Courtney Ashe was visiting her uncle’s in Loudoun County on Friday night when she FaceTimed with her 5-year-old son, Cameron A. Martin. The boy said he wanted to see her and play with his 9-year-old cousin, Jaylen C. Sills-Russell.
The rain that evening was hurtling down in sheets. But Ashe wanted to make her son, the eldest of her four young children, happy. So, she and Jaylen hopped into her 2002 Ford Taurus and drove along Loudoun’s curvy roads to make it to her mother’s home in Ashburn.
They arrived safely at about 11 p.m. Cameron and Jaylen played hide-and-seek while Ashe visited with her mother, Sabrina Jewell. Then it was time for Ashe, 27, and the boys to go.
Jewell was worried. A flash flood warning had just been issued in several parts of Washington’s suburbs, including Loudoun. Close to 2½ inches of rain had been recorded at Reagan Washington National Airport, and it was the wettest day in more than two years in the District.
“I told her, ‘Please, be safe,’ ” Jewell recalled. “And she said, ‘I will, Mommy!’ ”
Instead Ashe, Cameron and Jaylen went missing for three days.
On Monday, relatives searching for Ashe’s car spotted it upside down in Sycolin Creek in the Leesburg area. They were dead. The Loudoun County Sheriff’s office said it looks like Ashe — an on-again, off-again nursing student who also had 3-year-old twins and a 2-month-old baby — lost control of her Ford, crossed the center line, flipped over a guard rail and landed upside down in the water.
Authorities said they could not determine yet whether they died of drowning or the crash itself. Investigators are still waiting for the medical examiner’s autopsy.
“Anything is possible right now. We don’t have any witnesses to it,” Loudoun County Sheriff Mike Chapman said at a news conference Monday night.
He added there was no indication of foul play. What happened, the sheriff said, was terrible luck. Ashe’s car happened to land not on the side of a road, where the possibility of survival might have been greater, but in a flooded creek.
“You see a car overturned, and you’re hoping they’re still alive in there. But unfortunately, that wasn’t the case,” Chapman said. “This is a notoriously tough road when it comes to weather conditions. The rain. The winding road, and so forth. One lane each direction. So, it’s not a great road to navigate in normal times let alone during very bad weather.”
Ashe’s mother first sensed something was wrong when her phone rang at 1 a.m. on Saturday morning. It was her brother Kenneth Combo, who lives in Leesburg. Ashe, Cameron and Jaylen were supposed to have returned to his home by then.
Where were they?
Maybe, Jewell suggested, Ashe drove Cameron and Jaylen to Cameron’s father’s house in Fairfax County.
“Sometimes, she does that,” Jewell said.
But she couldn’t go to sleep. She stayed up all night, watching television and calling Combo to see if he’d heard from Ashe, and calling Ashe herself multiple times, leaving voice mails, anything.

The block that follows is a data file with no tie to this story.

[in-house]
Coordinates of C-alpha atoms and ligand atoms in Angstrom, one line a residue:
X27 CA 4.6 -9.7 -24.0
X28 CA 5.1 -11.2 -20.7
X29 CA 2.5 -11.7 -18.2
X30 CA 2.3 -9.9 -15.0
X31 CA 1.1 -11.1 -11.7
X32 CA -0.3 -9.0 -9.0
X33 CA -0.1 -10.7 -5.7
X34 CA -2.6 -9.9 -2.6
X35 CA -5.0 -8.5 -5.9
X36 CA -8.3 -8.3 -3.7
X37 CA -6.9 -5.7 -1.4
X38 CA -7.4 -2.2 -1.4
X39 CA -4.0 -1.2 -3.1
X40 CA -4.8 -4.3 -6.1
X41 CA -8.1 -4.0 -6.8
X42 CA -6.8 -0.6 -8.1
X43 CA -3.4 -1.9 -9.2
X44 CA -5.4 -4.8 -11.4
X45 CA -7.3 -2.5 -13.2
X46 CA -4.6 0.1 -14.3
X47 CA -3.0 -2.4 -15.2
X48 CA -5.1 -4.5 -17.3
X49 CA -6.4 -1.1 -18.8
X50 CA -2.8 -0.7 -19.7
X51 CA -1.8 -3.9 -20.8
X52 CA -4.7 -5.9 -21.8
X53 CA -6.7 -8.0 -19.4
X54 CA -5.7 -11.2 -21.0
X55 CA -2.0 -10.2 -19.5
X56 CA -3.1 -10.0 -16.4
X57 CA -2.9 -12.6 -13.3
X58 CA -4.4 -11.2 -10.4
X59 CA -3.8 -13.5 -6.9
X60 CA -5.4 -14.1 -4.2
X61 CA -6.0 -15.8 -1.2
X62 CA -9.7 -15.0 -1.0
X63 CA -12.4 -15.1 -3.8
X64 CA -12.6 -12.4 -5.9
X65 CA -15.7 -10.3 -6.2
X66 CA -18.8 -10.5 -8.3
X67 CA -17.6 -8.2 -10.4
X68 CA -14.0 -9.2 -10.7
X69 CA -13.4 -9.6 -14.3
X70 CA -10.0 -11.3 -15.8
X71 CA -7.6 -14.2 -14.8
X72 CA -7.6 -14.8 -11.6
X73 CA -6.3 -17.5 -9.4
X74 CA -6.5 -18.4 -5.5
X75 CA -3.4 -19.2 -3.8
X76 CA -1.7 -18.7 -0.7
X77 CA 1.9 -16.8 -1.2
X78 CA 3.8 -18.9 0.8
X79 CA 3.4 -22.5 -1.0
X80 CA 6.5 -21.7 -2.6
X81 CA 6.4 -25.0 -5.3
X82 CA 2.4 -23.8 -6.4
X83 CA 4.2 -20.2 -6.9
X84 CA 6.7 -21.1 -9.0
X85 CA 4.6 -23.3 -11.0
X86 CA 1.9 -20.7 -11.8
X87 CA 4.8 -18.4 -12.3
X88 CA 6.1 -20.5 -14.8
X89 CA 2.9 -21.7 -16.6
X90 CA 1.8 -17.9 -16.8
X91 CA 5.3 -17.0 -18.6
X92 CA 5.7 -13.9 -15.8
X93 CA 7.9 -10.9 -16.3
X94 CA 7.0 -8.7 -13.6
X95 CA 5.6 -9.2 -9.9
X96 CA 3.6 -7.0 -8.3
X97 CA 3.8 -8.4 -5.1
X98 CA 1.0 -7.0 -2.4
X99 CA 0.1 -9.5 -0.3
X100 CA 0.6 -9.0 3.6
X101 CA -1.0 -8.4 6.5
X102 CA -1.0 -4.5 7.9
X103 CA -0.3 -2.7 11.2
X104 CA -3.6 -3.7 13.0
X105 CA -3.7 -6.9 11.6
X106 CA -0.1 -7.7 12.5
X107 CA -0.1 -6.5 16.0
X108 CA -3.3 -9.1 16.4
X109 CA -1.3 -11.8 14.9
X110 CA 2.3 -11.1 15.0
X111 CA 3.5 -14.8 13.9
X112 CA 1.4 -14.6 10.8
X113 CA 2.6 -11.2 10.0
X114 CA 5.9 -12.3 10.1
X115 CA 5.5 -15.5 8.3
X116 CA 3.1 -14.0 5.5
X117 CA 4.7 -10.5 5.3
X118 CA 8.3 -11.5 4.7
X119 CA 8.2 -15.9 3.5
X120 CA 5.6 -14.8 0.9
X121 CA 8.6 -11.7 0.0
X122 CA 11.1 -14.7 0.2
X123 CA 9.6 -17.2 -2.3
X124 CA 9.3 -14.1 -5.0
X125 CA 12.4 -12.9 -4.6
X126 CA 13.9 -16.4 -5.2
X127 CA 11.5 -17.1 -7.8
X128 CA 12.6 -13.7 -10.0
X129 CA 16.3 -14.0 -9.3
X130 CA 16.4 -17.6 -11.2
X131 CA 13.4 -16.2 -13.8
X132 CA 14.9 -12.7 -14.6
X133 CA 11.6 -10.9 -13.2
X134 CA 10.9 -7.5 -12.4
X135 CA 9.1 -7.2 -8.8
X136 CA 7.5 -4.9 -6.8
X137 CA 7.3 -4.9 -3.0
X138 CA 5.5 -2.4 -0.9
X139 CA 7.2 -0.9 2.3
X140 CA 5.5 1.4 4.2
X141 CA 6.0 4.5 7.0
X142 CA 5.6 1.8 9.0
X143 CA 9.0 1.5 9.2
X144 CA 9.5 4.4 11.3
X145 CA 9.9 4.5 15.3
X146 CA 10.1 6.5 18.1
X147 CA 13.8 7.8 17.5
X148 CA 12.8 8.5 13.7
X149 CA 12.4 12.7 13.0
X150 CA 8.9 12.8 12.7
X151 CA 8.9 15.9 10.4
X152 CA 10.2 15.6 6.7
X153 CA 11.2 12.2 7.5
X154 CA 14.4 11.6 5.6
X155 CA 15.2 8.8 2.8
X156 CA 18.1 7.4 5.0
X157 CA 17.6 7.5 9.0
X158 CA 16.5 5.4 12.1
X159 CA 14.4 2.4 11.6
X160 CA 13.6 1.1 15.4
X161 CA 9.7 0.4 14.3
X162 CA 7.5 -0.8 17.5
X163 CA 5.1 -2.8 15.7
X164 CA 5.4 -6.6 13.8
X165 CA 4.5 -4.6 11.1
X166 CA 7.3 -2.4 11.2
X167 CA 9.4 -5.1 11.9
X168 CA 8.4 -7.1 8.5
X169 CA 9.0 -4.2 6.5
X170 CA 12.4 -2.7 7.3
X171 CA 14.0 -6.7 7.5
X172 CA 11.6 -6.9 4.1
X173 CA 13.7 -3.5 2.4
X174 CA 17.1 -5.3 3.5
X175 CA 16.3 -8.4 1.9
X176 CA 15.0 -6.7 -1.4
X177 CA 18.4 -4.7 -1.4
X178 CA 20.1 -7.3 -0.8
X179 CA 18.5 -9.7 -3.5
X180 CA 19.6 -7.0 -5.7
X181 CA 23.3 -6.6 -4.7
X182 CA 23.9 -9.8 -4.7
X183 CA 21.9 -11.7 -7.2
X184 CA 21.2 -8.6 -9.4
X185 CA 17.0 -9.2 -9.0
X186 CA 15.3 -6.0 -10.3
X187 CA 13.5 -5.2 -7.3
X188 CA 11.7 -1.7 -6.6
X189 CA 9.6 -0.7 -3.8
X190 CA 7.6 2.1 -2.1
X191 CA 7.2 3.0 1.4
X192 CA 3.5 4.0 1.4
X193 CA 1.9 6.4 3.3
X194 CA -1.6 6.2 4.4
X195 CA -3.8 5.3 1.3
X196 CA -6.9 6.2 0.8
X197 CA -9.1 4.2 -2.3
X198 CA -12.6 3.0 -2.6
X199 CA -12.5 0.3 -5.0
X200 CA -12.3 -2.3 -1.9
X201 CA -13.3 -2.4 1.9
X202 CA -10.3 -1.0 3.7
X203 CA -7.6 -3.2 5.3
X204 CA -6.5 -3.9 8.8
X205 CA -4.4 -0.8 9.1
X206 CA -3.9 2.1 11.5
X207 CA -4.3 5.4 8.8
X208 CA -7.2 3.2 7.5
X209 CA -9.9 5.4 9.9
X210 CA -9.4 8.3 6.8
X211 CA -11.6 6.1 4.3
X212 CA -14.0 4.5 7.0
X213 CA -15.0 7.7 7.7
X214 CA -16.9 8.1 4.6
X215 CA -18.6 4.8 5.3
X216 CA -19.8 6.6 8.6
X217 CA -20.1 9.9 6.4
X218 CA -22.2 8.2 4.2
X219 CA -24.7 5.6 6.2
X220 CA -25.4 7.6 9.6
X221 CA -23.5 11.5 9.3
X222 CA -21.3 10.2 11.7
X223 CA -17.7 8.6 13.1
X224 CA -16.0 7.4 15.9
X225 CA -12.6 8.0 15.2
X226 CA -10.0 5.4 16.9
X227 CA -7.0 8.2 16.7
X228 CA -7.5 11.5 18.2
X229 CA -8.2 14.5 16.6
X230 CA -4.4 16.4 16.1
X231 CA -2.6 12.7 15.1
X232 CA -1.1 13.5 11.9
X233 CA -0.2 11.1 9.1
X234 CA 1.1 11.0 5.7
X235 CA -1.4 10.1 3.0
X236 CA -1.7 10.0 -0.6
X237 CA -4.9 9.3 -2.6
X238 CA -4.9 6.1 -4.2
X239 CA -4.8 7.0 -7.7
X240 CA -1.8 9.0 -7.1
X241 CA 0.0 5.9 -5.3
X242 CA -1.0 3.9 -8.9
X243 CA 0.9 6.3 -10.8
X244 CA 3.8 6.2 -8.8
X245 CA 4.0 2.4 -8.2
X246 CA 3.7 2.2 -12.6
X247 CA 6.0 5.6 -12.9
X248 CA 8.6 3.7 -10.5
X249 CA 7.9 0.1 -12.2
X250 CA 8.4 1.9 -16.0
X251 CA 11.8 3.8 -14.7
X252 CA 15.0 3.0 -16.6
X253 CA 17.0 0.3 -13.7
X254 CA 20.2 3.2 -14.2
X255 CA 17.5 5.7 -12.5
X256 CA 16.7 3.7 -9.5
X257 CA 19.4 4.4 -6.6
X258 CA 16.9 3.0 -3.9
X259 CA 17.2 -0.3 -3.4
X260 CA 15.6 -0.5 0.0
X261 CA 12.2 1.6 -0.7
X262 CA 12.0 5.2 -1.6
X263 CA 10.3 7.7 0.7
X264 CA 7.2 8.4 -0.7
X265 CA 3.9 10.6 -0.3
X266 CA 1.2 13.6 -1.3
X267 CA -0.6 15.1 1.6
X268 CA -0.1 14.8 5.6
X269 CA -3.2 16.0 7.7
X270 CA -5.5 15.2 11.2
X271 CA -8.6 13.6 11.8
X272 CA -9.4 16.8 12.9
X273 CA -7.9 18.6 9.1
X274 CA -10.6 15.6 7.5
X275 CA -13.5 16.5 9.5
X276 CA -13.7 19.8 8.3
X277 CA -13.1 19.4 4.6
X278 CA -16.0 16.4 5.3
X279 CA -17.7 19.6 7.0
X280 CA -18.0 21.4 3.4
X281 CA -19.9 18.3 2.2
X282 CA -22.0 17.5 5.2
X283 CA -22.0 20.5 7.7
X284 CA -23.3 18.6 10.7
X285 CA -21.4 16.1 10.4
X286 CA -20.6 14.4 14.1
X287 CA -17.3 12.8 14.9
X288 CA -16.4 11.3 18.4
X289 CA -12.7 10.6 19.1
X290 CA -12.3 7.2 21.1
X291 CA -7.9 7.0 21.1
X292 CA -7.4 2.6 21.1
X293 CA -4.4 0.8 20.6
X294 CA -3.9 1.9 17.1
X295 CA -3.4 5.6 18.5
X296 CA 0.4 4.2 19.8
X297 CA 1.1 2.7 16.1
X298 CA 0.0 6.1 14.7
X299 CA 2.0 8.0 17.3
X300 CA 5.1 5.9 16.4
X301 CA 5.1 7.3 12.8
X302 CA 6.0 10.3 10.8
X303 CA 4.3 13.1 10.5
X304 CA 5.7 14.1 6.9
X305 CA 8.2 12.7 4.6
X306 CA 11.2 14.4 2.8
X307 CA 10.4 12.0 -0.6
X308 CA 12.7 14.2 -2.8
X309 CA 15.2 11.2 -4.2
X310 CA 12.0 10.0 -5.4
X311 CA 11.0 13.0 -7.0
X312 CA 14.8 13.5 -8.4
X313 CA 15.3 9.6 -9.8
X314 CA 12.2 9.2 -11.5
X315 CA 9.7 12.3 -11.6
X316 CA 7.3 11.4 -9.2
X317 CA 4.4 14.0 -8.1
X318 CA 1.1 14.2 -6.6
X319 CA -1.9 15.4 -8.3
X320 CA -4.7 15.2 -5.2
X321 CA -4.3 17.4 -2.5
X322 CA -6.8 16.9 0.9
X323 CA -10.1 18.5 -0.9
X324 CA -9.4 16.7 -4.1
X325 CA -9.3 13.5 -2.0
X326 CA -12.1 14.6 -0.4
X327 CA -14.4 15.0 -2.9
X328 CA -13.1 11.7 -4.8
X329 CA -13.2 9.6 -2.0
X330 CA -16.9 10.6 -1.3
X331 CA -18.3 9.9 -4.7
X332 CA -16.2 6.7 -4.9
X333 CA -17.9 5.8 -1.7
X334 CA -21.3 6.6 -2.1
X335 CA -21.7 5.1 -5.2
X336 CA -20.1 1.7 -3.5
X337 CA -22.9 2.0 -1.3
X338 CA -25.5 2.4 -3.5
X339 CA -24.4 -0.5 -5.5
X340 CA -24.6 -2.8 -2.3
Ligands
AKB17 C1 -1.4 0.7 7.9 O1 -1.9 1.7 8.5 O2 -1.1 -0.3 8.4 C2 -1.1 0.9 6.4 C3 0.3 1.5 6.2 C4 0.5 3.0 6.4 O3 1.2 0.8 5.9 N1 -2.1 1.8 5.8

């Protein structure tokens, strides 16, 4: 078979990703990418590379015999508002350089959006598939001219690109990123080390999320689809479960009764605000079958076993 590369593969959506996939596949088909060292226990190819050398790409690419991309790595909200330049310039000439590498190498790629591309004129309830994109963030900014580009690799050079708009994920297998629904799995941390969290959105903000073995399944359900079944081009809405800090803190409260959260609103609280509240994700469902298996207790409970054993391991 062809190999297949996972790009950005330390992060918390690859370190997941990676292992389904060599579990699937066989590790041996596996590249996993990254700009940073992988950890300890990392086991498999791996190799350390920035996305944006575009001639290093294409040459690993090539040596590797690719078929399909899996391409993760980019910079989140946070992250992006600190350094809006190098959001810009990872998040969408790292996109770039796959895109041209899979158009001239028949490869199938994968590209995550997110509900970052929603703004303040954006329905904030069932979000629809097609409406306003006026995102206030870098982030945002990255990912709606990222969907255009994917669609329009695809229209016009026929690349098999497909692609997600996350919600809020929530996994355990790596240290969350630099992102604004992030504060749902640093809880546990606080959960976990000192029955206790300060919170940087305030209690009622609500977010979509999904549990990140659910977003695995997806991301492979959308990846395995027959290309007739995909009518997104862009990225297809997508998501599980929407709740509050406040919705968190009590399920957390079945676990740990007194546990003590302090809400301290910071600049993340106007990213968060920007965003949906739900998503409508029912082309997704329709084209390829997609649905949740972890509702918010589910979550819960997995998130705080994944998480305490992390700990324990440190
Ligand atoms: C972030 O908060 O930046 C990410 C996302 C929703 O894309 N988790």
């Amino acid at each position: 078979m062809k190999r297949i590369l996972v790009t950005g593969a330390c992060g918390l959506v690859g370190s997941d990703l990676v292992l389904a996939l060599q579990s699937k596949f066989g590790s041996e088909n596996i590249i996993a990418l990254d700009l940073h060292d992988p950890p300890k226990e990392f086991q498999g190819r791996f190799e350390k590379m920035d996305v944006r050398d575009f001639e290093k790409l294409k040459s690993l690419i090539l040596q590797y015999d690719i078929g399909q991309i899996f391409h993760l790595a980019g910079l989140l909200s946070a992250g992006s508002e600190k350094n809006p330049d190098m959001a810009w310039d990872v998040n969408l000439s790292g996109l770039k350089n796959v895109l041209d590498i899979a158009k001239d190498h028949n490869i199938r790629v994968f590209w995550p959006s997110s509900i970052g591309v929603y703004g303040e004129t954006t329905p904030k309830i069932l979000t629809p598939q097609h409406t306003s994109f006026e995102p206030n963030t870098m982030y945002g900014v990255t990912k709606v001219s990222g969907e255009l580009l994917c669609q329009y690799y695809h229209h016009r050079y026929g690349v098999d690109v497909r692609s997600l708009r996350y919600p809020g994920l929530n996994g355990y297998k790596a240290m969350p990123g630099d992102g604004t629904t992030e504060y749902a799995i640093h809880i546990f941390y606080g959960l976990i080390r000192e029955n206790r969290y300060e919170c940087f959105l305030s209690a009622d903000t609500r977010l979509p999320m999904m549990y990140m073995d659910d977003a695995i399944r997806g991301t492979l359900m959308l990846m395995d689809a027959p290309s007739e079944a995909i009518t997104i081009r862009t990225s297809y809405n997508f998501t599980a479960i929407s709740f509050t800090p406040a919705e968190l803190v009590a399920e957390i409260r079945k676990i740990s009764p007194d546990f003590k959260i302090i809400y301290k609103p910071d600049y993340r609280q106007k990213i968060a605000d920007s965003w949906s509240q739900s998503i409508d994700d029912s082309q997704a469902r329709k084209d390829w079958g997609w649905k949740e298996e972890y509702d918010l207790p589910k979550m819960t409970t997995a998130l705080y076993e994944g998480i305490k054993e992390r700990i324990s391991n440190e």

“I sent her text messages, saying, ‘Where are you? Call me,’ ” Jewell said.
By Saturday, their anxiety escalated.
“We were sort of angry. She wasn’t at Kenneth’s house. And her phone wasn’t taking calls. But we said, ‘She’ll be in tonight,”’ Jewell said.
She reached out to friends, but refrained from calling authorities. She said she thought they needed to give Ashe’s absence 24 hours before a law enforcement agency would launch a search.
Though Ashe had grown up in Loudon — she graduated from Dominion High School in Sterling — she lived nearly four hours south in Suffolk with her grandmother and her 3-year-old twins, Brandon and Alasia. She had just given birth two months ago to her fourth child, a daughter, Imani.
Cameron, who lived with his grandmother in Prince William County, was about to enter kindergarten. Everyone called him “Cam.” He loved playing with the iPad and watching “Teenage Mutant Ninja Turtles.” And he also loved his cousin, Jaylen, who lived in New Jersey but was spending part of the summer with Combo in Leesburg.
Without any clues of their whereabouts, Jewell and other relatives drove to the Loudoun County Sheriff’s Office on Sunday morning and filed a missing person’s report. Over and over, Jewell dialed her daughter’s number. Meanwhile, Jewell said her brother drove across Loudoun, into Manassas, and then to Fairfax, looking for her car. They even took the drive she was supposed to have made from Jewell’s house in Ashburn to Combo’s in Leesburg. Nothing.
But at some point Monday afternoon, Combo said he, his wife, and Jaylen’s parents, who had arrived from New Jersey, were driving along Evergreen Mills Road near Leesburg. Jaylen’s mother spotted the wheels of a car elevated over the water, Combo said.
“She said, ‘Stop! That looks like a car over there in the river!’ ” Combo recalled in an interview. “I backed up. I jumped out, and that’s when I fell to pieces, and they fell to pieces. They started yelling, ‘Is that the car? Is that the car?'”
Another man traveling on the road saw the commotion. He jumped into the river. Combo, 53, said he waded into the water, too. The other man, he said, broke a back window and grabbed Ashe’s arm and pulled her body out. But the bodies of the boys remained in the back seats, strapped into their seat belts.
“It was terrifying to see all this,” Combo said. “We just lost it.”
The authorities had been called, and they arrived within minutes. And soon, the local NBC helicopter was flying over the wreckage, hovering over the upturned vehicle, its wheels and underbody easily visible in the dark creek.
That night, outside the apartment complex where she last saw her daughter on Friday night, Jewell spoke before the cameras.
“I … ask myself, ‘Why didn’t you make them stay?’ ” she said.
Combo fixates on one detail: The creek, he said, is just five minutes from his home.
SOURCE: The Washington Post – Ian Shapiro